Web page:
First Posted: 4/3/2013
It was like a big smile with a missing front tooth.
That’s how former Pittston City mayor Michael Lombardo described the vacant lot on South Main Street before construction began on a new mini park.
Downtown Pittston’s new pocket park is taking shape and should be finished by early May, leaving downtown workers and visitors with a new reason to smile.
The park, nestled between Napoli Pizza and the Dental Building, will feature tables and bench seating for 20 people, a waterfall fixture with an art sculpture behind it, a small stage, 13 pear trees and a 25-foot by 8-foot community herb and flower garden, said Main Street Manager Rose Randazzo.
The property, now owned by the city’s redevelopment authority, consists of the 40-foot by 40-foot park and a small area behind it that will be used for private parking spaces to be rented to a neighboring business.
The $60,000 project was paid for through federal funding from the Streetscaping Project, state casino funding and donations. The furniture was paid for by a $5,000 donation from Landmark Bank and the trees were paid for by a $1,000 donation from state Rep. Mike Carroll.
The furniture was installed on April 2 and the fountain is set up and ready for artwork to be installed behind it. Planting of herbs and flowers will begin after the weather breaks. The trees have been planted and, after several years, will start to provide a canopy over the park, Randazzo said.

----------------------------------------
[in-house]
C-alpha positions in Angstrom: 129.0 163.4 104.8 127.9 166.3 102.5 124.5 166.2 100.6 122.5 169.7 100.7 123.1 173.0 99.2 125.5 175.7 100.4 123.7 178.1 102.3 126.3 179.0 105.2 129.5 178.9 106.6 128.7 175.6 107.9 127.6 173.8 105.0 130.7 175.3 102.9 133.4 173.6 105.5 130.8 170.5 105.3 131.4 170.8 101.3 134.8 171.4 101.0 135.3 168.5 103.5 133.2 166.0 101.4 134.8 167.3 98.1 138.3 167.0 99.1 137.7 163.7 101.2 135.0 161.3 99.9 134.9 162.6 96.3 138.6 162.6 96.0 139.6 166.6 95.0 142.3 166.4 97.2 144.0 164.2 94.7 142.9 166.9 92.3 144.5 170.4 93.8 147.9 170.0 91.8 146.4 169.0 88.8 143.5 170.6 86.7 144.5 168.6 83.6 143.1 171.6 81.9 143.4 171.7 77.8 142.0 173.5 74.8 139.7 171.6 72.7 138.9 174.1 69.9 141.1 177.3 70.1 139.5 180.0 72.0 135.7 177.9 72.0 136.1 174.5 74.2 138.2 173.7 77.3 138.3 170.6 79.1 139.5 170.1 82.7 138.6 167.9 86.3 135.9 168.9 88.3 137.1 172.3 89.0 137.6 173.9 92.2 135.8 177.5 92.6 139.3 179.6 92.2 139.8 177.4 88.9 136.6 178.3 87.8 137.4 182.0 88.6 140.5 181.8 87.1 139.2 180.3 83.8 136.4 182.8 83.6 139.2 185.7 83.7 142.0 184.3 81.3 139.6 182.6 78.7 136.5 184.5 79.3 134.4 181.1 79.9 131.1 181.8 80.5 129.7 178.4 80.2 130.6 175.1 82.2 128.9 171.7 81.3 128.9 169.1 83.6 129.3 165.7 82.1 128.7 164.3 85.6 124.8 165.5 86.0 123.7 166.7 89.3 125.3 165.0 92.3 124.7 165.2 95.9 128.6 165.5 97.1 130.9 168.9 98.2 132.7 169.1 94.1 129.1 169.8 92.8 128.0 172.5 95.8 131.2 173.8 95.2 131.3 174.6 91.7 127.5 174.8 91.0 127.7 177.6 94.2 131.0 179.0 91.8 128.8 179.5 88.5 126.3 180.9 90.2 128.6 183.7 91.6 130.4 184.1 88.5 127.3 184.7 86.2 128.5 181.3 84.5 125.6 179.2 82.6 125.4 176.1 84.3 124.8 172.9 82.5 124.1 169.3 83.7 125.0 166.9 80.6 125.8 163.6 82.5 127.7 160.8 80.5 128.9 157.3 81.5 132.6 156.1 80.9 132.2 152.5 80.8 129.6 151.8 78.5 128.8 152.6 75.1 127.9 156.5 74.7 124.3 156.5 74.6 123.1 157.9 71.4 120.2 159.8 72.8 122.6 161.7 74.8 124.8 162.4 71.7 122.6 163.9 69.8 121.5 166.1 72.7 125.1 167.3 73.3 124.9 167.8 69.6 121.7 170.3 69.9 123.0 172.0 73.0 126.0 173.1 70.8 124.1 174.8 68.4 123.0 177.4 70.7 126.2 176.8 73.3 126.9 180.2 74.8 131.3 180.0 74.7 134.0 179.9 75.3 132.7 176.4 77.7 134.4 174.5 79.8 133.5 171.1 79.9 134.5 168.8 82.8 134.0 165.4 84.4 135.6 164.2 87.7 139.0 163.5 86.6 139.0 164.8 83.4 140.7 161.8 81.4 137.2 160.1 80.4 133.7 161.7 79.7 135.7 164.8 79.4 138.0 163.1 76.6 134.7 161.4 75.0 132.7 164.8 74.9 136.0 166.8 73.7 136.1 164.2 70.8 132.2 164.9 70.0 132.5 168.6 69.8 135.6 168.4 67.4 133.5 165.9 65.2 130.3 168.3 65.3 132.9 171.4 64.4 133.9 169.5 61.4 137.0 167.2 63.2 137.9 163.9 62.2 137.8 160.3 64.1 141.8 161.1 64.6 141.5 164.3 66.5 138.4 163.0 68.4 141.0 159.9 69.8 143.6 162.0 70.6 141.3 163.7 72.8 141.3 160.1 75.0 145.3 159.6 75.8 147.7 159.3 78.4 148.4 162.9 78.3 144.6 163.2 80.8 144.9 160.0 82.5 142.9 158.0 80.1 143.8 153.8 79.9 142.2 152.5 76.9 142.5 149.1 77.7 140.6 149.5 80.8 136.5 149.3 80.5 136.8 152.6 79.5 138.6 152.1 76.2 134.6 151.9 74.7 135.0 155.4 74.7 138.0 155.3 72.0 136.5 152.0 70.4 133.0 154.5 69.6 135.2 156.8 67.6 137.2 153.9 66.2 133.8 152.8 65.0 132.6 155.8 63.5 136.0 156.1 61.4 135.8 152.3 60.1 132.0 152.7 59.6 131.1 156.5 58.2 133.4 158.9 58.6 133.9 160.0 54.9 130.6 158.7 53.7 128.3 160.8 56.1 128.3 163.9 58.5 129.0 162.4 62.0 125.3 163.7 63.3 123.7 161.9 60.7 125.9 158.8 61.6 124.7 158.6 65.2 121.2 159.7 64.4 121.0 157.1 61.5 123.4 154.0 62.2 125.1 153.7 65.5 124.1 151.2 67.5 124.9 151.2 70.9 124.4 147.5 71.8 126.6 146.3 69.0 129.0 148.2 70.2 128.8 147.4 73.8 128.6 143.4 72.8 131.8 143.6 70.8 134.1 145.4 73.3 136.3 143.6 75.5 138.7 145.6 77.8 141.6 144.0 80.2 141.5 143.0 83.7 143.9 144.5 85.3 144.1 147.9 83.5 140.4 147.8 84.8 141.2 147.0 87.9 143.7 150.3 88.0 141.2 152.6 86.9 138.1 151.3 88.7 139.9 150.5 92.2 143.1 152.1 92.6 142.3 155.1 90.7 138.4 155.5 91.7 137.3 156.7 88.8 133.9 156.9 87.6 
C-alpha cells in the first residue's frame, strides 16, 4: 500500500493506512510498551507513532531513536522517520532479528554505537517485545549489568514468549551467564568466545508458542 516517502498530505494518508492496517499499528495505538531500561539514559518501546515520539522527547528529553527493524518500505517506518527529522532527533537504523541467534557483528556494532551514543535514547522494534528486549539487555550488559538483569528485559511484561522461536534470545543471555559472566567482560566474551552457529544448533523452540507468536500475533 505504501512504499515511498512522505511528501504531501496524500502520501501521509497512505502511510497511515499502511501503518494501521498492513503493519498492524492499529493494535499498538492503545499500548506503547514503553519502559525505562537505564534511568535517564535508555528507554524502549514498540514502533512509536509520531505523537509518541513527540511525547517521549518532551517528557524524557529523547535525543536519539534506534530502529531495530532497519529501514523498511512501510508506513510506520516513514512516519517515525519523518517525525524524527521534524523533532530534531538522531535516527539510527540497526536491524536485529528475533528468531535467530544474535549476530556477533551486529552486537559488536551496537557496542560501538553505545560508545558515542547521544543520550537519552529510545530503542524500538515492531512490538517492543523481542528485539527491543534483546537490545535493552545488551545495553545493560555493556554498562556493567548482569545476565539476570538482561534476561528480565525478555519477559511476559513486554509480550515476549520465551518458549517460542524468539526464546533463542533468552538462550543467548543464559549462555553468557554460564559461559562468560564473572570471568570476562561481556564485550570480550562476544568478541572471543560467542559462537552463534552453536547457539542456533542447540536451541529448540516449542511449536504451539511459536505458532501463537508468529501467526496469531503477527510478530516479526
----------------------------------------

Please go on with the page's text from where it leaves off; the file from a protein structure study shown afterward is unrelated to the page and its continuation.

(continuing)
The park has seating for 20 people, which includes two tables with four seats, two tables with three seats and one extra space on each for wheelchairs, one bench that seats three and three stools.
Hadley Construction was awarded the bid to build the park last year.
After the 2010 demolition of the former Pittston Billiard, structural damage was noticed at the adjoining building at 30 S. Main St., commonly known as the Wayne’s World building. The store closed a short time later.
The city bought the building and, at the time, believed the building could be restored. A more thorough assessment after the purchase revealed it would be far more cost-effective to demolish the building.
The question, Lombardo said, was how does the city repurpose a lot in the middle of the block?
That’s when the pocket park idea surfaced.
Lombardo envisions the park becoming a lunch spot for customers from local restaurants or even brown baggers. It could also be a place to just relax.
“It reflects a thoughtful progression on Main Street,” Lombardo said. “It really adds to the downtown atmosphere.”
Smaller music and art programs will be scheduled for the park, Randazzo said.
The fragrant herb garden, Randazzo hopes, will be utilized by everyone, including local restaurants, and will add a pleasant smell to the park. She imagines herbs such as mint, basil and oregano.
Maria Livrone of Art on Main, fomerly Arts Seen Gallery, is designing the stainless steel and glass sculpture called “Tree of Life.” Randazzo hopes the park will be ready for the first Second Friday event in Downtown Pittston on May 10.
“It’s a great thing for the downtown,” Randazzo said. “It will provide a place for people to meet and relax.”